The game show-style excitement of this event has consistently led to post-event survey results showing that the experience is “beyond the norm,” she adds.
Gift cards can also be a part of this one-off type of experiential award. The personal shopper at Maritz Motivation recently arranged a gift card for The Pickled Pedaler, an Indianapolis-based company that rents a 14-person contraption that can best be described as “a 14 passenger pedal-powered pub,” says Randall. The open-air vehicle, which has a driver and an electric motor in case participants get tired, tours the city while the peddlers, facing a central bar on their padded bike seats, are drinking and enjoying a tour of the city.
One way to give cash awards that get around the many problems they create -- notably winners coming to see these awards as part of their pay rather than something special and winners putting the money to non-memorable uses like paying the electric bill -- is to provide funding for an experience of the recipient’s choosing. This isn’t to be confused with standard individual incentive travel awards.
One automotive client of Rosemont, IL-based Marketing Innovators ran a Super Bowl-themed incentive promotion for its dealers last year, says Cindy Mielke, the incentive house’s vice president of marketing. The fourth quarter 2014 program awarded one dealer principal in each of five regions $5,000 worth of funding for a Super Bowl party or any other event.
One winner hosted a party in the dealership for his employees, including a DJ for the pre-game party and a rented giant screen to show this year’s Super Bowl XLIX, Mielke says. Another used it to buy gift cards that were given to the sales associates. And a third used it to purchase laptop and tablet computers that were donated to residents of a Navajo reservation in the Four Corners region of the United States.
He told Marketing Innovators that from 2010 to 2012, he had an economic development job in that part of the country, where Colorado, New Mexico, Arizona, and Utah meet. “While doing so, I came across numerous people on the Navajo reservation in need of technical assistance,” the winner said. “They lacked both hardware and training on how to utilize that hardware in order to improve their lives. The needs ranged from small businesses needing accounting assistance to individuals who had Internet availability but no reliable means of connecting to the Web.” All told, 20 new laptops, 12 used laptops, and nine new tablets were donated by the winner and his family, along with appropriate software and training.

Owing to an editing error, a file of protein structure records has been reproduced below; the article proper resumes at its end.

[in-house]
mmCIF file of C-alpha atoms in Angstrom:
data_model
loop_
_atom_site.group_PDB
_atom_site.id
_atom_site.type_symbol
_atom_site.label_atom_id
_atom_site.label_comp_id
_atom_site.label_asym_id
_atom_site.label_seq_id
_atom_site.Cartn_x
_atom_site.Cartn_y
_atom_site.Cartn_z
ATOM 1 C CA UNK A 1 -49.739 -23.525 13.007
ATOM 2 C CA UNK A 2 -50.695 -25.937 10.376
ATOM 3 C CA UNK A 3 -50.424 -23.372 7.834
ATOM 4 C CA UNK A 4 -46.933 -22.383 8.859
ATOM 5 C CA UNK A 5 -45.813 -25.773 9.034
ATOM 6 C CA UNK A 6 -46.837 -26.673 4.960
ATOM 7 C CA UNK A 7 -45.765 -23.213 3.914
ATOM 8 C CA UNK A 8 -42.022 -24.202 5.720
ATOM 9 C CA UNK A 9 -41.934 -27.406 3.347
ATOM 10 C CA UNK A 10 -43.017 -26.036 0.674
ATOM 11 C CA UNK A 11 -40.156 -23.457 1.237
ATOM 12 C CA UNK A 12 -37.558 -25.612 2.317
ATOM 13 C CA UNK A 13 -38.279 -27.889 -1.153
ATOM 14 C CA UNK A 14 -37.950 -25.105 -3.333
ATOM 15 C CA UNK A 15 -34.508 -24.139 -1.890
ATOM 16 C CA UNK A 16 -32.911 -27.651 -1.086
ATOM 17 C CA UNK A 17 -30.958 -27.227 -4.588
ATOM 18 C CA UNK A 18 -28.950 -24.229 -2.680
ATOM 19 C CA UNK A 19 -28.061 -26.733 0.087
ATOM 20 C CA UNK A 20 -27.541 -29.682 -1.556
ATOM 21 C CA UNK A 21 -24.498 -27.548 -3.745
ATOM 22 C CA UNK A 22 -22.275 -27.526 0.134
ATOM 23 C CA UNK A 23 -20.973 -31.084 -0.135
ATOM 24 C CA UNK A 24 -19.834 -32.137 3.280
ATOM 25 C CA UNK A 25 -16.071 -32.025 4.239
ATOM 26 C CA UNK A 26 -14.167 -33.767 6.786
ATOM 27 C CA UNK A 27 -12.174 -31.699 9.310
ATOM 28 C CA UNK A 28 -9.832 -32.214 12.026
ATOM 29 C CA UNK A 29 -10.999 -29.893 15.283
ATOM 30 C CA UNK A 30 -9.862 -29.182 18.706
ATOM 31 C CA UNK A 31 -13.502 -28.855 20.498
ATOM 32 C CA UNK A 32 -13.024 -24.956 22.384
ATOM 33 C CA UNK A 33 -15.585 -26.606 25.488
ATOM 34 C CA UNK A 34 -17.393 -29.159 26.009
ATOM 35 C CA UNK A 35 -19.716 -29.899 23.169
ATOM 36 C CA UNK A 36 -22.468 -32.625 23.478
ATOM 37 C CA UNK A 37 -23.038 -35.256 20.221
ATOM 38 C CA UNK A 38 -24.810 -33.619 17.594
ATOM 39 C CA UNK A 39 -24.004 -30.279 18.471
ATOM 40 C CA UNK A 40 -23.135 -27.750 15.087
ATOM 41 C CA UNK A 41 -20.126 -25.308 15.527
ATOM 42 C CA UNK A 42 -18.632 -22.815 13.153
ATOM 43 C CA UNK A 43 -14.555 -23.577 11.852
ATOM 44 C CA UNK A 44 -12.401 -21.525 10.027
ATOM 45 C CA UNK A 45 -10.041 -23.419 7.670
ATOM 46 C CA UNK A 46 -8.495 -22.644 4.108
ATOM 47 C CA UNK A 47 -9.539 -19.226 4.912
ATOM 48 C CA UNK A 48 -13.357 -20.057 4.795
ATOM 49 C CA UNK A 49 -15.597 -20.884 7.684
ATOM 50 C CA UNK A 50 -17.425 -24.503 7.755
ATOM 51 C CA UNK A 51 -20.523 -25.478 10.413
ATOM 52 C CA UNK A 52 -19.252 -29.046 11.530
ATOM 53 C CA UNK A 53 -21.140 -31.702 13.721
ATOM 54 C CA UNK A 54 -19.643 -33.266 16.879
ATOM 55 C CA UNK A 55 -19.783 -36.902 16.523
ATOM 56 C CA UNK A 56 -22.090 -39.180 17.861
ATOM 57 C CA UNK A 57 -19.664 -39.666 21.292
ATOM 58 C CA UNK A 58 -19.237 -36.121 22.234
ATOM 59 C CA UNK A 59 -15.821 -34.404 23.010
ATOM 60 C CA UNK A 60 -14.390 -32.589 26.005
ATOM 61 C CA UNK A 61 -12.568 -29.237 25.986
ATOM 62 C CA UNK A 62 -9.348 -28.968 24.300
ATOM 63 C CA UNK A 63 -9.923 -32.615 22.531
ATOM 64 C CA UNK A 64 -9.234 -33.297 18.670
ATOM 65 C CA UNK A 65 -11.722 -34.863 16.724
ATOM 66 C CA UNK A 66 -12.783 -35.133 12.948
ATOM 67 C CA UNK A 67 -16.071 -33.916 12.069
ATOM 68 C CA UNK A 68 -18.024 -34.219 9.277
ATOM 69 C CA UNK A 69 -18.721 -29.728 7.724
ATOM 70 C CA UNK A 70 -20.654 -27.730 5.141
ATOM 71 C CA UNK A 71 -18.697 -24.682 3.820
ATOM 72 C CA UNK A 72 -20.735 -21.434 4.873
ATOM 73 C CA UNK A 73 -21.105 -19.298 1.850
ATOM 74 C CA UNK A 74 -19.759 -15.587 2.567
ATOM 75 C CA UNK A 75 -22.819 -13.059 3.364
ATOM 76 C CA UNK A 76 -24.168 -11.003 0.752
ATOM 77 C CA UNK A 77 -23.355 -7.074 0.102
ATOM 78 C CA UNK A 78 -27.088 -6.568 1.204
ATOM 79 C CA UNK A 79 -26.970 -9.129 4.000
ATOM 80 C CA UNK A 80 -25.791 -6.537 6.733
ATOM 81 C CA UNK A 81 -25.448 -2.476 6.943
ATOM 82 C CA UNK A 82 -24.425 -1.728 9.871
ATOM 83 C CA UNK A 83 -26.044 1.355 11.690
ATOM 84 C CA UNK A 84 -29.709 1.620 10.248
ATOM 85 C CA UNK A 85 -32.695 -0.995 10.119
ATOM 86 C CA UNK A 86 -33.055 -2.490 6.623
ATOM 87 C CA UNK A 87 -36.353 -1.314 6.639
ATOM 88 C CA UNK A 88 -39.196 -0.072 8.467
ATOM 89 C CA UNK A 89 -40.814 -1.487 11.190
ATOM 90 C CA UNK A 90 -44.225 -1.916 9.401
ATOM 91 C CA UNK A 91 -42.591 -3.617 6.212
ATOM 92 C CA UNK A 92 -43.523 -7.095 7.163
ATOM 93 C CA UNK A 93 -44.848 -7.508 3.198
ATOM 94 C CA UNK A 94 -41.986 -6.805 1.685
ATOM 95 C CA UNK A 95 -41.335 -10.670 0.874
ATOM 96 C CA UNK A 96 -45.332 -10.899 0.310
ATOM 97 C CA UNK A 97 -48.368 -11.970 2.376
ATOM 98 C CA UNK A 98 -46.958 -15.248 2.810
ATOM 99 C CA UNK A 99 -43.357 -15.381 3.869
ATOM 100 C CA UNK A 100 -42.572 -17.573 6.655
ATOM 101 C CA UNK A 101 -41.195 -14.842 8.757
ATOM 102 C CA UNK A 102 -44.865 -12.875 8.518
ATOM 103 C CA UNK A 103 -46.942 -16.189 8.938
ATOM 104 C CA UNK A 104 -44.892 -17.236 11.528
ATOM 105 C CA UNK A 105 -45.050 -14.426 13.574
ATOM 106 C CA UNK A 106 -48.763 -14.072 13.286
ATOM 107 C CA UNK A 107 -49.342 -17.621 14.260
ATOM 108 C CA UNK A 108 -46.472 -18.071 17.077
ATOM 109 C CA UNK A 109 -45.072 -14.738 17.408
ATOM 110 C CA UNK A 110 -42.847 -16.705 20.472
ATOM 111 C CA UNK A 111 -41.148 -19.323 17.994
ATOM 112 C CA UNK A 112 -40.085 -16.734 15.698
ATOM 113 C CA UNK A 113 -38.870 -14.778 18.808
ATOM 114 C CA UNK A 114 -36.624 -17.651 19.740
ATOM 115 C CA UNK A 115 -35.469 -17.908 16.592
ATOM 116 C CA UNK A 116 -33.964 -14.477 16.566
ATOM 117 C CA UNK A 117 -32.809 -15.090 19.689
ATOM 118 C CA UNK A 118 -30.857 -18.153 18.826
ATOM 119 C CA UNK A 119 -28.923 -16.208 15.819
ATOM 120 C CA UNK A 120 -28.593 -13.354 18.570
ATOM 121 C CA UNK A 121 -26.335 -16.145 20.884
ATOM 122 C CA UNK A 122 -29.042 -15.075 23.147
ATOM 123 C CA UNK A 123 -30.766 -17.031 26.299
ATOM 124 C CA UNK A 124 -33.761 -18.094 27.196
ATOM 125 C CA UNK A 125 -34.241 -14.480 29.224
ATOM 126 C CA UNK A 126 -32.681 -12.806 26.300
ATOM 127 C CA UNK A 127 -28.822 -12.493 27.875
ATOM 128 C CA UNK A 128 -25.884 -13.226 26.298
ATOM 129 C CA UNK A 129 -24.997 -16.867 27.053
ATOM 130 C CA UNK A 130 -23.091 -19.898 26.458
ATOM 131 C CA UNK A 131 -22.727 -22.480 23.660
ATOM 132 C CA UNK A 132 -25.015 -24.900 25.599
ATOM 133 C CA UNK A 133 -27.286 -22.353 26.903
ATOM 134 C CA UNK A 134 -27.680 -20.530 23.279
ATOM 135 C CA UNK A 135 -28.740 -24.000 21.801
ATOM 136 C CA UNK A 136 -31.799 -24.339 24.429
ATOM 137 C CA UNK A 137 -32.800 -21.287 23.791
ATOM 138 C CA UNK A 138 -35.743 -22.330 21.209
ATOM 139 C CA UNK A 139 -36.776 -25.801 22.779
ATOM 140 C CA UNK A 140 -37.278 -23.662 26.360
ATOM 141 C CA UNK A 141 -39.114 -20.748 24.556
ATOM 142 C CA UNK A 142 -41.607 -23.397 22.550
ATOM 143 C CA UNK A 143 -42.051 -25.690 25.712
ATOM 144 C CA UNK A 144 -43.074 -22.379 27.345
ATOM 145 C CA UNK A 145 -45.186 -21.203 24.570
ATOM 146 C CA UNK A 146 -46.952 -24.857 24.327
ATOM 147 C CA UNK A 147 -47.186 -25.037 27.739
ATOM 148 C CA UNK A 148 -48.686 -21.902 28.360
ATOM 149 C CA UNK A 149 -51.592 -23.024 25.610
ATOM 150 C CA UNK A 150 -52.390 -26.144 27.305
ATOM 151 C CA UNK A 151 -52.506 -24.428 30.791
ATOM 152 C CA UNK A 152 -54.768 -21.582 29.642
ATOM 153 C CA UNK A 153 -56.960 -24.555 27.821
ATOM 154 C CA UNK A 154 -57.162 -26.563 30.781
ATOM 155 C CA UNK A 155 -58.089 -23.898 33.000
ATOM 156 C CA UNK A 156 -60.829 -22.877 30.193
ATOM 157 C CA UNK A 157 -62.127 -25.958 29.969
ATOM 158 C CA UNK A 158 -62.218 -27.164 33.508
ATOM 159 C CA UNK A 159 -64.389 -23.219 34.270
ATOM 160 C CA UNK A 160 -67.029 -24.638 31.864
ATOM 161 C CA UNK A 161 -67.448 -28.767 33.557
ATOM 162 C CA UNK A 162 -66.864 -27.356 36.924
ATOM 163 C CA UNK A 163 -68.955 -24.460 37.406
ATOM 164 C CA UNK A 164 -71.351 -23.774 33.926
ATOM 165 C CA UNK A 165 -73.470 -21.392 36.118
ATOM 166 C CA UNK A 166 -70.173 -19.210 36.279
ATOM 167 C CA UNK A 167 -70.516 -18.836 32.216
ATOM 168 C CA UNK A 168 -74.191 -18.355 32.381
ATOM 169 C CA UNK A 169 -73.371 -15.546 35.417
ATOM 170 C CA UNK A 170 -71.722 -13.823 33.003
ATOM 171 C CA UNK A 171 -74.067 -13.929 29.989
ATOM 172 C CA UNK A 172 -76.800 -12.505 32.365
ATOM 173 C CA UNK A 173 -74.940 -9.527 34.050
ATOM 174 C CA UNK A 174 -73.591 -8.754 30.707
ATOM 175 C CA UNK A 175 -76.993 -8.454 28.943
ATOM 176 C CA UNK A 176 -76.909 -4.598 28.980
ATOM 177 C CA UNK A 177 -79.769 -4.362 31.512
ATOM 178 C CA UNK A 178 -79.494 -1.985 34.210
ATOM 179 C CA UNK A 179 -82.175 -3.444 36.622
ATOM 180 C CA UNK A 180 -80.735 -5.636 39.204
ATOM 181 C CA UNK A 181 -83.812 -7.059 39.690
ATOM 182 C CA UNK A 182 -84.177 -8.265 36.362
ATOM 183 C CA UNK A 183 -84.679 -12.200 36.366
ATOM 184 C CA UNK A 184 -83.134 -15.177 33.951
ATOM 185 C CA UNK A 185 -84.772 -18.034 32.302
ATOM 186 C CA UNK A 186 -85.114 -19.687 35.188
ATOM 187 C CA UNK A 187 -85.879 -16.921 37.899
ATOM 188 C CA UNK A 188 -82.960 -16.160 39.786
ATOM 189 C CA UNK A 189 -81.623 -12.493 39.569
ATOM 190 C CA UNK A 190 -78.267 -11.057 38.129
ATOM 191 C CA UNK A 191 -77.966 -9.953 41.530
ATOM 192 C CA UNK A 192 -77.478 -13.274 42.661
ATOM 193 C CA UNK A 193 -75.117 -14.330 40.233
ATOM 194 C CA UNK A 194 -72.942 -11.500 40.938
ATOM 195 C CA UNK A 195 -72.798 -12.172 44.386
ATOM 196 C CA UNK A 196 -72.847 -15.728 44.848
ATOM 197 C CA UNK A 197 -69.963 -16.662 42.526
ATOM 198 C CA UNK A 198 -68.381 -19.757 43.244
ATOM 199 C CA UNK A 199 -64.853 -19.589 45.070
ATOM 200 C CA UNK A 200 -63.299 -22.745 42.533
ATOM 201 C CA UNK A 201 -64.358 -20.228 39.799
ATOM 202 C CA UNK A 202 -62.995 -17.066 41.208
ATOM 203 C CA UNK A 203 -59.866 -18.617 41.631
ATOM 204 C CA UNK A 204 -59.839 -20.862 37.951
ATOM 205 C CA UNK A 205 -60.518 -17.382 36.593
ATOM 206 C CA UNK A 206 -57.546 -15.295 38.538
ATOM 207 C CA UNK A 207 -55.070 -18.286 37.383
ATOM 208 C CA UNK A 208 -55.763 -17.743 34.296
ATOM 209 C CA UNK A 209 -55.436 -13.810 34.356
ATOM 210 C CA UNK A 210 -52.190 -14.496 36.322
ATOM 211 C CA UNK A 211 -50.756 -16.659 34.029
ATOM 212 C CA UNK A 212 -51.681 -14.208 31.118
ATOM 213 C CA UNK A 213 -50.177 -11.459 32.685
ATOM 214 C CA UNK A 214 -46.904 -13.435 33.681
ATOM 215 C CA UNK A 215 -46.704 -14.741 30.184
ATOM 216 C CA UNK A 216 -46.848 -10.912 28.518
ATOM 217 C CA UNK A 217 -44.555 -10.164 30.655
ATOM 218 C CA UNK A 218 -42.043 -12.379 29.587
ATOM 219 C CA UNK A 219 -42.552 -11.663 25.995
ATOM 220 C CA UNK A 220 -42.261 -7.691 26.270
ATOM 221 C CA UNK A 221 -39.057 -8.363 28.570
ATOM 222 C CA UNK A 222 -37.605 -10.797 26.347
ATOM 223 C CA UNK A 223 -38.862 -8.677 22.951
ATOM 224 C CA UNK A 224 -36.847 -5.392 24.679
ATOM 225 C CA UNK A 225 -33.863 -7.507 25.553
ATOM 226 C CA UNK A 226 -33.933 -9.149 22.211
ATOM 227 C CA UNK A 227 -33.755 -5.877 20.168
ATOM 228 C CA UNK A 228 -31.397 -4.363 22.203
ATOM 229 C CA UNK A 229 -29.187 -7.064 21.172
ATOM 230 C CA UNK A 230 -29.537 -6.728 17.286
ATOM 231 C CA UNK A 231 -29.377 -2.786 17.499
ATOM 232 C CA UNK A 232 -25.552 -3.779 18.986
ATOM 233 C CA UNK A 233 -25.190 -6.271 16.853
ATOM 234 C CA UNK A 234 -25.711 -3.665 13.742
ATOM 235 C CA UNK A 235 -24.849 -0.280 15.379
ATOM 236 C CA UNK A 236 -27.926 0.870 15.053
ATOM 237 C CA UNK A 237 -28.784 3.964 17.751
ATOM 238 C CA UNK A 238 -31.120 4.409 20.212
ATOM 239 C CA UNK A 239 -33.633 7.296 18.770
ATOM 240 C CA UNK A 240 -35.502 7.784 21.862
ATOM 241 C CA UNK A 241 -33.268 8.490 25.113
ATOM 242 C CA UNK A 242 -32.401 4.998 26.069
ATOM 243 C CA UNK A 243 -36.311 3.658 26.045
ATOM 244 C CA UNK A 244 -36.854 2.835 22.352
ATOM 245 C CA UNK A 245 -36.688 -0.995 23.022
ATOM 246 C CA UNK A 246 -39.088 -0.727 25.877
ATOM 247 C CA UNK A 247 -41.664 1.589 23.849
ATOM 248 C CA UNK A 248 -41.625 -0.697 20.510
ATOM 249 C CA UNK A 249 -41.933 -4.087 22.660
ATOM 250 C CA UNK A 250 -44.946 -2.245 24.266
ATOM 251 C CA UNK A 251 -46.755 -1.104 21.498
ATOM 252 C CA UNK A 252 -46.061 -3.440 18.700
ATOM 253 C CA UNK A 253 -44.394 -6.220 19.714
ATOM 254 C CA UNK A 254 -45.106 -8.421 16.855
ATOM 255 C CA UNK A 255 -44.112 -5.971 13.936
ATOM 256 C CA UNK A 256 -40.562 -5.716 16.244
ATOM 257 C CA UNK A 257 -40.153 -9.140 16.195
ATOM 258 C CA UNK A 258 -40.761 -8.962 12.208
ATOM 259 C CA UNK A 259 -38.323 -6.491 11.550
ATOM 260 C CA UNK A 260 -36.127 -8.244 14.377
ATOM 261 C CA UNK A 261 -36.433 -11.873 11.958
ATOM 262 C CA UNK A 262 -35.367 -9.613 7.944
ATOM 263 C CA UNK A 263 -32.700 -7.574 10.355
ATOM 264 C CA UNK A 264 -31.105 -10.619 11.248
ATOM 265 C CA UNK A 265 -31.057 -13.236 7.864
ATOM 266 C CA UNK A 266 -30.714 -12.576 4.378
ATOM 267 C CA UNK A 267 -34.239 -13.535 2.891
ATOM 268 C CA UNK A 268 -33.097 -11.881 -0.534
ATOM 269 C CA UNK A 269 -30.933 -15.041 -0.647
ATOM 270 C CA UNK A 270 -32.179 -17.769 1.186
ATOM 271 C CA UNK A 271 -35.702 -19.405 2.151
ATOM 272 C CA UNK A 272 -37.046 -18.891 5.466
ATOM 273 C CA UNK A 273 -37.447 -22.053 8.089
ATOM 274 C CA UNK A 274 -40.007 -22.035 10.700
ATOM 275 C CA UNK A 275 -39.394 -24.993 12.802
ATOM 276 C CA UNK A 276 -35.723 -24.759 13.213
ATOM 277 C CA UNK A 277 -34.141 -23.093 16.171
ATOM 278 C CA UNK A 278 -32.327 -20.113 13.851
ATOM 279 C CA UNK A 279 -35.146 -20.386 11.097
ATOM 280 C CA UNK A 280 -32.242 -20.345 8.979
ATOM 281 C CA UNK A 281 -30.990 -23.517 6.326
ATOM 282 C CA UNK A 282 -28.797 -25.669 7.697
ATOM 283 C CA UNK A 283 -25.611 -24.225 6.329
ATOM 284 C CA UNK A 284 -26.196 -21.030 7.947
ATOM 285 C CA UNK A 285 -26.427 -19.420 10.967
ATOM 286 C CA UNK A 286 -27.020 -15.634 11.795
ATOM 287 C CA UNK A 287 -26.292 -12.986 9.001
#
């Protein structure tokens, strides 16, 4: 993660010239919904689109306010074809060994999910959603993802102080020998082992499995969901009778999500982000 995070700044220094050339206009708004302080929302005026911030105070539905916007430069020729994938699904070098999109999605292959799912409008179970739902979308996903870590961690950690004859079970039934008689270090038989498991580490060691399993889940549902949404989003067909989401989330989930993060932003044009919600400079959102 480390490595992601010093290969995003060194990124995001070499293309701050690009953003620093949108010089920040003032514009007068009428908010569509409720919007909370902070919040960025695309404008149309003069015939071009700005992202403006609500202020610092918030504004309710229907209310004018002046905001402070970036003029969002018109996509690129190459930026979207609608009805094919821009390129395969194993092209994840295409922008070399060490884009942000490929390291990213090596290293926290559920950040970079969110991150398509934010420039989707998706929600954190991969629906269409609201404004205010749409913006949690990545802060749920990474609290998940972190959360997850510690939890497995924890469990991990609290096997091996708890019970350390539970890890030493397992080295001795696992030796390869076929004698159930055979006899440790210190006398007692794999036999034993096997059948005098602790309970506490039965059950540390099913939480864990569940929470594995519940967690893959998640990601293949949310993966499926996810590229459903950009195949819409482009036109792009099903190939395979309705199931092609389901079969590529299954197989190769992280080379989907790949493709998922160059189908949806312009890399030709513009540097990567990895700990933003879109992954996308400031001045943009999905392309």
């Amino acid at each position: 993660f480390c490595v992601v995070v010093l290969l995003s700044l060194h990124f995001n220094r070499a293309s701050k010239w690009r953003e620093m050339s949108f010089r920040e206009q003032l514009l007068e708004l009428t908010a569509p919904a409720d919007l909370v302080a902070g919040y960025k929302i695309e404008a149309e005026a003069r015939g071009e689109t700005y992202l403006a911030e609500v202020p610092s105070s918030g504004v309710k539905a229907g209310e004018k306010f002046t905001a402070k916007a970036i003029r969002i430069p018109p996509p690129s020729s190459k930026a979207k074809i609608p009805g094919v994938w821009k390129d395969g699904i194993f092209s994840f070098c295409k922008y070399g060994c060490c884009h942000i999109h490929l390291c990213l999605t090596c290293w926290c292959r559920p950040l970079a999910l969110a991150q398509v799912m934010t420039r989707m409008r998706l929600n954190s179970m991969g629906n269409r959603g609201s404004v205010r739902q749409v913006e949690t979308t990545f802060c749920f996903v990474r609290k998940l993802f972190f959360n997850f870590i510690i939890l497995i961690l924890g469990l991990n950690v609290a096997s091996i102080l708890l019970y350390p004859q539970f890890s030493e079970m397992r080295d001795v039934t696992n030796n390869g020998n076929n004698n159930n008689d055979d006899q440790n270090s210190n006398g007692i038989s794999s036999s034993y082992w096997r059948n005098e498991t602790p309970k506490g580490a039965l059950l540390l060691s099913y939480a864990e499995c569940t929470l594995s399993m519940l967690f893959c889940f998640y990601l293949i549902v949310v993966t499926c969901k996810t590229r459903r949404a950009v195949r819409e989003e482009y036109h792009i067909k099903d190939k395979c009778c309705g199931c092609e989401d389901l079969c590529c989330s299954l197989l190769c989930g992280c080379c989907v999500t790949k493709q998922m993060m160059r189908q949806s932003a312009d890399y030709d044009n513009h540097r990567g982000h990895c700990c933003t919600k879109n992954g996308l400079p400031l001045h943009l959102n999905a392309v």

Individual incentive travel awards take many forms, from hotel gift cards and airline certificates, to prepackaged trips, to truly customized trips created by incentive company specialists to the winner’s specifications.
“Travel rewards can be as unique as the imagination, but it’s the experiences that seem to stand out even more,” says Maritz’s Randall.
One program winner recently turned to Maritz’s individual travel specialists to help her use her incentive program points create a memorable weekend in New York City for herself and eight family members on her niece’s 16th birthday. Along with a dinner cruise and tickets to a Broadway show, Maritz helped the winner surprise her niece with a “Dance with the Radio City Rockettes” experience, a two-hour dance class taught by a Rockette that includes learning the choreography to the famous Christmas Spectacular.
Dittman Incentive Marketing’s Adams notes that her company arranged a two-week Hawaiian vacation for the winner of a client’s lifetime achievement award this year.
It was not for the beaches or resorts, Adams says. “He and his wife have close relatives who fought in World War II, and visiting Pearl Harbor was an important lifetime aspiration for them,” she adds. “Their personal connection to the destination made the trip deeply meaningful, and was made possible as recognition for the winner’s contribution to the company over time."
Click here for the article in Incentive Magazine
As Vice President of Travel & Engagement at Next Level Performance, Susan serves on the board of the Incentive Research Foundation (IRF), and chairs the IRF Research Committee. She has also served on the board of the Incentive Marketing Association (IMA) and is a past president of the Recognition Council, and a past member of the Performance Improvement Council and the Incentive and Engagement Solution Providers (IESP). She is interested in the strategies and benefits of employee engagement, incentive, and recognition programs. An avid traveler, she is also passionate about the art and science of incentive travel.